By Josh Butler, 10 daily Senior News Reporter
It came with a tongue-in-cheek joke about stiff necks versus stiffies, but the Victorian state election has opened up new discussion about how Australia outlaws sex work.
The Reason Party, formerly known as the Sex Party, this week released its policy on ‘sex and censorship’.
Included in that tranche of ideas, are calls to outlaw discrimination on the basis of profession, adjusting censorship laws and provide sex education in schools — in addition to a push to decriminalise sex work in Victoria.
Sex workers in Victoria have long pushed for full decriminalisation in the state, and several political parties in recent years — including Labor, the Greens and Reason — have joined the cause.
Sex work , a term which encompasses a range of adult industry services including full service sex, erotic dancing, webcam and sex shows, is currently allowed under a licensing scheme in Victoria. Which means workers have to show compliance with government legislation before being granted a license to work in the industry.
However, Reason Party leader Fiona Patten said this created a two-tier system where a small number of people engaged in legal services while the majority of workers were forced underground to operate illegally outside the framework.
She pointed to an “explosion” of unregulated massage parlours in Victoria where sex services were being offered, joking about whether there was “an epidemic of stiff necks in Victoria or just stiffies?”
“With unregulated sexual services being provided at many of these massage parlours, it is evident that our current regulatory regime has failed,” she said.
It is time that this Government introduced a modern, best practice approach to sex industry regulation. At @reasonaustralia we are standing for the full decriminalisation of sex work in Victoria #voiceofreason #votereason https://t.co/NOp6LVyGvg
— Fiona Patten MP (@FionaPattenMLC) November 15, 2018
Patten, a former sex worker, told 10 daily that her party wanted to see sex work decriminalised in Victoria. Under current laws, sex workers can be penalised for even advertising their services incorrectly, and workers who do not have a license — and even some who do — are often apprehensive about going to police if they experience wrongdoing at the hands of clients, for fear that they will instead themselves come under legal scrutiny.
“I’m very concerned about workers in these quasi-legal parlours, that they could be practicing unsafe sex, or may be being exploited. The parlours themselves are certainly quite rampant in the community and that raises some planning issues,” Patten said.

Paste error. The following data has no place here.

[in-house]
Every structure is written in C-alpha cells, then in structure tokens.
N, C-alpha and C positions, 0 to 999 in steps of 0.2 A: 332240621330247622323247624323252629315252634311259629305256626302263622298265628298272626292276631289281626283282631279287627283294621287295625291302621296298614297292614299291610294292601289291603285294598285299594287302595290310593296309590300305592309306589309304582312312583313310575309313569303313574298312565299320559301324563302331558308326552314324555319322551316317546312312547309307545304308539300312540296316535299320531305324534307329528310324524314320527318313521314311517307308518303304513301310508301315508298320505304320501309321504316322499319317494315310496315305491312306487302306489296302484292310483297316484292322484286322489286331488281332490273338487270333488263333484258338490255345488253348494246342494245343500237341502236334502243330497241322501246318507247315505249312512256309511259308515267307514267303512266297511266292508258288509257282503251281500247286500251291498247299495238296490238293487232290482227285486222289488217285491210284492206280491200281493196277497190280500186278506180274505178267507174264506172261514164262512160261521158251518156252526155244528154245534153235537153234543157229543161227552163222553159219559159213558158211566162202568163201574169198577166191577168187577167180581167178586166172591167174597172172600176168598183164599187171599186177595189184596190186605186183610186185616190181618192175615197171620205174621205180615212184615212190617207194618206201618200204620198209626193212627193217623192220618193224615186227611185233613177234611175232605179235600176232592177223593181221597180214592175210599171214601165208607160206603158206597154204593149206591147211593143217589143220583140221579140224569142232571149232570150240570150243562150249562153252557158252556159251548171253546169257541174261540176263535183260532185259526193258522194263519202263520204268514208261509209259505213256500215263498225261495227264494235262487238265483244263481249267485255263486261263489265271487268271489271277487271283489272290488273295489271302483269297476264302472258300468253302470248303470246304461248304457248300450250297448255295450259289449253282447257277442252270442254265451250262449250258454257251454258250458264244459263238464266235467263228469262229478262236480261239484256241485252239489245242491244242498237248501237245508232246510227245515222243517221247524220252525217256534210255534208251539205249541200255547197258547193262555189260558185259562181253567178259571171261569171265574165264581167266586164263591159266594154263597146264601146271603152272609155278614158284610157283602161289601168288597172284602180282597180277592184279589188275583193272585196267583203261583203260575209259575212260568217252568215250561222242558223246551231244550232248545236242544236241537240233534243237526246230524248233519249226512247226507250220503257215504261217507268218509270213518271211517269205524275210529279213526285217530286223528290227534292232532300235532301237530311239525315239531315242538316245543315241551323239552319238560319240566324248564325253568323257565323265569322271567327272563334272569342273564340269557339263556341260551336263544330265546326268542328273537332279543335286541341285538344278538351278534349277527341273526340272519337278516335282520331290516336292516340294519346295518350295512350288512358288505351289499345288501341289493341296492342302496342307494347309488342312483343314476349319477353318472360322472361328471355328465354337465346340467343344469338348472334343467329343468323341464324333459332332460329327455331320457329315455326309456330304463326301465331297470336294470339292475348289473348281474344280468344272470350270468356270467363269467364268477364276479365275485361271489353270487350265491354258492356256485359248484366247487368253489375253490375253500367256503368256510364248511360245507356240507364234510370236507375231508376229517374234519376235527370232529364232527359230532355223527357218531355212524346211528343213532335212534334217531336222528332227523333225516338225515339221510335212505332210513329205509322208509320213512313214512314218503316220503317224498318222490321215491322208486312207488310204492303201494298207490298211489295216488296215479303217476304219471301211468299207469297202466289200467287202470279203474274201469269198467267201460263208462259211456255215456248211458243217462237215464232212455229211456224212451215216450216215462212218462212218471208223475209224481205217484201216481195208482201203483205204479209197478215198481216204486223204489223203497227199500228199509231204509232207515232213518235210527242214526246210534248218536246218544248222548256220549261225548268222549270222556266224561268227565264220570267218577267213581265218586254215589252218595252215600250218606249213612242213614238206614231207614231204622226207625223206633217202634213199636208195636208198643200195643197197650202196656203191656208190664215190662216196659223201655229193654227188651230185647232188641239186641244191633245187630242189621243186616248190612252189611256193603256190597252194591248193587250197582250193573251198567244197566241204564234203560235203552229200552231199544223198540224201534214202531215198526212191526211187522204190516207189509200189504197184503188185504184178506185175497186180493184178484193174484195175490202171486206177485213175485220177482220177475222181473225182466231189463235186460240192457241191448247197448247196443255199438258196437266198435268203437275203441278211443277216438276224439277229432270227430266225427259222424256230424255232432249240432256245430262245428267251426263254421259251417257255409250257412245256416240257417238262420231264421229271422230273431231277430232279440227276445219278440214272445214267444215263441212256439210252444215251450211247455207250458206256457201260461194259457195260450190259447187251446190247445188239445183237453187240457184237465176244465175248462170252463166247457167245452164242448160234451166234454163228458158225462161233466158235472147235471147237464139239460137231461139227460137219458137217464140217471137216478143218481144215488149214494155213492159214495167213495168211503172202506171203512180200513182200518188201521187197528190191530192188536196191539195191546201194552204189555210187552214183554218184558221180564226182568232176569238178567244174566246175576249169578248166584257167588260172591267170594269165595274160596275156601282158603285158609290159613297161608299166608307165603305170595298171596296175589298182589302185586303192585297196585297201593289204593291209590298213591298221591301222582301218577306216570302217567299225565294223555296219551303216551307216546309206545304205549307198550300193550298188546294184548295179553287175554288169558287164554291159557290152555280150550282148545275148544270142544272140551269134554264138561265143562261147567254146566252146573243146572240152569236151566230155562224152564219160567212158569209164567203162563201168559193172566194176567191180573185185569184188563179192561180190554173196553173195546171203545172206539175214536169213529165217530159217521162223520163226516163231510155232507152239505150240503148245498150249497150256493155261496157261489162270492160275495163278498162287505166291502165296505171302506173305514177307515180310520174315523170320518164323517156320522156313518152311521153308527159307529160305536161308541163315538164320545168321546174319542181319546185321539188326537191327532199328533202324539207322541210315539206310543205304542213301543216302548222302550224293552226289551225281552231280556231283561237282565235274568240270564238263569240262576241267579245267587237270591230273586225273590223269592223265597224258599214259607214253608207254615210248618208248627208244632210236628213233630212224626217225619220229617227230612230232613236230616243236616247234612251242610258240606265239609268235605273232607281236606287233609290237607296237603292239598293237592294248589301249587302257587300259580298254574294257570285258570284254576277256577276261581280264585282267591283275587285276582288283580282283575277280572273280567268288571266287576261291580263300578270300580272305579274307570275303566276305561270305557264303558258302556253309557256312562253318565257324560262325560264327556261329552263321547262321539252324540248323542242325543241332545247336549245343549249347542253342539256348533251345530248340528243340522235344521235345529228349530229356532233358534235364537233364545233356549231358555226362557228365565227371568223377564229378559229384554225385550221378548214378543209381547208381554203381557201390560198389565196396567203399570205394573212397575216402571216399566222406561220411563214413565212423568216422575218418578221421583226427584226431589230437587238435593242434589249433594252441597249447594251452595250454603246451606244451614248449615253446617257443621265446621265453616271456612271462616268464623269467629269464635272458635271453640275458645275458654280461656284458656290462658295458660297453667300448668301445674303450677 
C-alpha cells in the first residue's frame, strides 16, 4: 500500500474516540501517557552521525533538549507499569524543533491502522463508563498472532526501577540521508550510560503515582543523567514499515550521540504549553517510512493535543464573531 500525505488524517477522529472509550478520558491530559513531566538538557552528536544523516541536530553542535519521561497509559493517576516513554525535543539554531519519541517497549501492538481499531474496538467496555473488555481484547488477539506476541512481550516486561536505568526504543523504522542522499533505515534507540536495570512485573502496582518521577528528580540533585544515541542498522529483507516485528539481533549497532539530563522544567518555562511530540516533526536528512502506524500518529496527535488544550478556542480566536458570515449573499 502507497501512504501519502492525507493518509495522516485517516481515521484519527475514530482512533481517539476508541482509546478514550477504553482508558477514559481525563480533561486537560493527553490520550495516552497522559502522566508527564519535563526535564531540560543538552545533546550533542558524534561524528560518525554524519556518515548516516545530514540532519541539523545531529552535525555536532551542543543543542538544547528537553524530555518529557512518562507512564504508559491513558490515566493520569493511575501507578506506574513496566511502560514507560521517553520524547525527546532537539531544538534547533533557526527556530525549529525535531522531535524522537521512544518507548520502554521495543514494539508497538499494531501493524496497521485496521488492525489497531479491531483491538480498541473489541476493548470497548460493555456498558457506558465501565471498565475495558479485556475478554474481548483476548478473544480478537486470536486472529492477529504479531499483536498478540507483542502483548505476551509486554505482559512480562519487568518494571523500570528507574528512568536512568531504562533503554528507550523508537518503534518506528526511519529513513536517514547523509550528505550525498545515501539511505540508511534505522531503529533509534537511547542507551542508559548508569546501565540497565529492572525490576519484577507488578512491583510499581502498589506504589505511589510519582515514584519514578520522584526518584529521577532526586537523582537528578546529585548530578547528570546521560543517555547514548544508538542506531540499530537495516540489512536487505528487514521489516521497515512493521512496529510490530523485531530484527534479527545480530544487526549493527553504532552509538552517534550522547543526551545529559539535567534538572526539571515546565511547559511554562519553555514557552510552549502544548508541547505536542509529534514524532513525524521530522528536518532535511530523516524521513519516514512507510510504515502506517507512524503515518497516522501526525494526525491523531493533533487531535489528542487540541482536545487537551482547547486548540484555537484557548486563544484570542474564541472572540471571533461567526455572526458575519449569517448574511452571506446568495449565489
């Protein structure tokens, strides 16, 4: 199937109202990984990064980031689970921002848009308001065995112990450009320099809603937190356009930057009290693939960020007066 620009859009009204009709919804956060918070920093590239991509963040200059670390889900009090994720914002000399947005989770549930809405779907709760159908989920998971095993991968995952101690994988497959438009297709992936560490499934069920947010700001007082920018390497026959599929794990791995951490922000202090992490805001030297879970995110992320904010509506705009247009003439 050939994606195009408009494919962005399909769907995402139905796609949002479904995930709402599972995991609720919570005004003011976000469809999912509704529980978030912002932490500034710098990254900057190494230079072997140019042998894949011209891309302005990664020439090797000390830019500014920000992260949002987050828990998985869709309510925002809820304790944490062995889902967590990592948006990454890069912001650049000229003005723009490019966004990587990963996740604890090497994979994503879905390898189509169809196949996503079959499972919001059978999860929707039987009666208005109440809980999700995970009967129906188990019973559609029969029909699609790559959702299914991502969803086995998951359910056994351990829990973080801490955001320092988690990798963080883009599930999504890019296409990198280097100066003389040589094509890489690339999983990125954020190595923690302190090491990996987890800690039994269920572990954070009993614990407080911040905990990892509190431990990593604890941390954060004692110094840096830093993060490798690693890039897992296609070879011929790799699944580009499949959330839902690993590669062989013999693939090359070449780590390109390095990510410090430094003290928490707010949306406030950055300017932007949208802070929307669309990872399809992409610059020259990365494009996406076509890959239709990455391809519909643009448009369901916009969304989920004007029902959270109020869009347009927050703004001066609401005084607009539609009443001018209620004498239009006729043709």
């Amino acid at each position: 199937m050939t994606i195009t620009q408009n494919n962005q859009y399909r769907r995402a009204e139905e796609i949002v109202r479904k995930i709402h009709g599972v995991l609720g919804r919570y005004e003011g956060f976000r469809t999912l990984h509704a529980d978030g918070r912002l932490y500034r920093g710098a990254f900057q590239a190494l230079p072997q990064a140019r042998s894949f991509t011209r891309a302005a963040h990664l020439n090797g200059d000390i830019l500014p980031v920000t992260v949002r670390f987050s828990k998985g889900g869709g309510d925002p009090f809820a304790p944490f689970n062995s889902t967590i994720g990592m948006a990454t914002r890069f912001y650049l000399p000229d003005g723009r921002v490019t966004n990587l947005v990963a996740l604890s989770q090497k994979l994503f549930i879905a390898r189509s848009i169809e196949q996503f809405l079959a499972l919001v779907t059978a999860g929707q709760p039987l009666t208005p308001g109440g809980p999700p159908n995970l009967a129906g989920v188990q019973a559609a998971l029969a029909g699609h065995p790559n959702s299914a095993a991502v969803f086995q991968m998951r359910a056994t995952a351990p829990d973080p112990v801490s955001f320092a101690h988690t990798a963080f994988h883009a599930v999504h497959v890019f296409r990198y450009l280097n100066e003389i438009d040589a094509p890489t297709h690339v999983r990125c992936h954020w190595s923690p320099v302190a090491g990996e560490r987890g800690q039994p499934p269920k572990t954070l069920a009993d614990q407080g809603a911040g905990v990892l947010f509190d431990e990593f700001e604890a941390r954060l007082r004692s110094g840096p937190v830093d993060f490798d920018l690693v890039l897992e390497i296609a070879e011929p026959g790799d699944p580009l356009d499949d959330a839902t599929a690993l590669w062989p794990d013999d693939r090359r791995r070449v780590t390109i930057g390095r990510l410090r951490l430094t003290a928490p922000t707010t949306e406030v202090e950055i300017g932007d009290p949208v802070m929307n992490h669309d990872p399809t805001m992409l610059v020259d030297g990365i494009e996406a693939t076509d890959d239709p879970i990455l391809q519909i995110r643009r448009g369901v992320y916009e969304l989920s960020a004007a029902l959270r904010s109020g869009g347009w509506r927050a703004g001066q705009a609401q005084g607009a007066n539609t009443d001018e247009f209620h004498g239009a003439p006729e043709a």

“They don’t have the protection of legislation. We have no way of ensuring good health and safety provisions. The law doesn’t protect or cover them.”
How does sex work work in Australia?
But while the latest political focus is on Victoria, thanks to the Reason Party, the wider landscape of sex work in Australia is diverse and varied — and in flux.
Several states are reexamining their laws, the result of long and concerted campaigns from sex workers and the wider industry.
NSW is actually one of only two jurisdictions in the world (along with New Zealand) where sex work is decriminalised, according to Jules Kim of the Scarlet Alliance, the Australian Sex Workers Association.
“The World Health Organisation and the United Nations say taking this approach is the best regulation for public health and cost-saving for governments, and results in improved workplace health and safety, and labor rights,” she told 10 daily.
“A licensing system can be problematic as criminalisation… often a majority of people are forced to be outside that system, and are unable to access police, industrial rights standards, or redress in terms of labour or justice.”
Kim said sex work was “mostly criminalised” in Western Australia and South Australia. But while WA had what she said were “lots of problematic laws” — including allowing cavity and strip searches of sex workers — moves were well afoot in SA to enact world-leading legislation to decriminalise sex work.
SA Greens MP Tammy Franks proposed new laws in May, to modernise what she called “the most archaic and the oldest sex work laws in the country.”
Kim said this proposed SA legislation would be Australia’s first full decriminalisation of sex work.
“Criminalisation of sex work is quite simply both dangerous and archaic,” Franks said.
The laws would include expunging criminal records for those previously convicted of providing sexual services.
Kim said Tasmania had partially licensed sex work, while the Northern Territory was largely criminalised but had certain exemptions and licensing schemes.
There is also a concerted push to decriminalise sex work in Queensland. The state this week held the Scarlet Alliance’s National Forum (SANF), with sex workers and advocates nationwide descending on Brisbane, where sex work is licensed.
Janelle Fawkes, spokesperson for the Decrim QLD group, said the state had just 20 licensed brothels — 19 in the south-east corner of the state, and one in Cairns.
“That leaves 95 percent of the state with no licensed brothels,” she told 10 daily.
“There are barriers to licensing, both financial and excessive layers of regulation, but it also only allows one business model, of a brothel. Massage parlours or escort agencies can never get a licence.”
“They are forced to operate illegally or outside the legal sector because there’s no way for them to become licensed.”
This, she said, forced sex workers to work outside the law in order to stay safe.
“It makes sex workers have to choose between working legally or working safely. That’s a completely unacceptable position. Laws should provide protection for the workers in that industry. We’ve got the opposite.”
Featured Image: AAP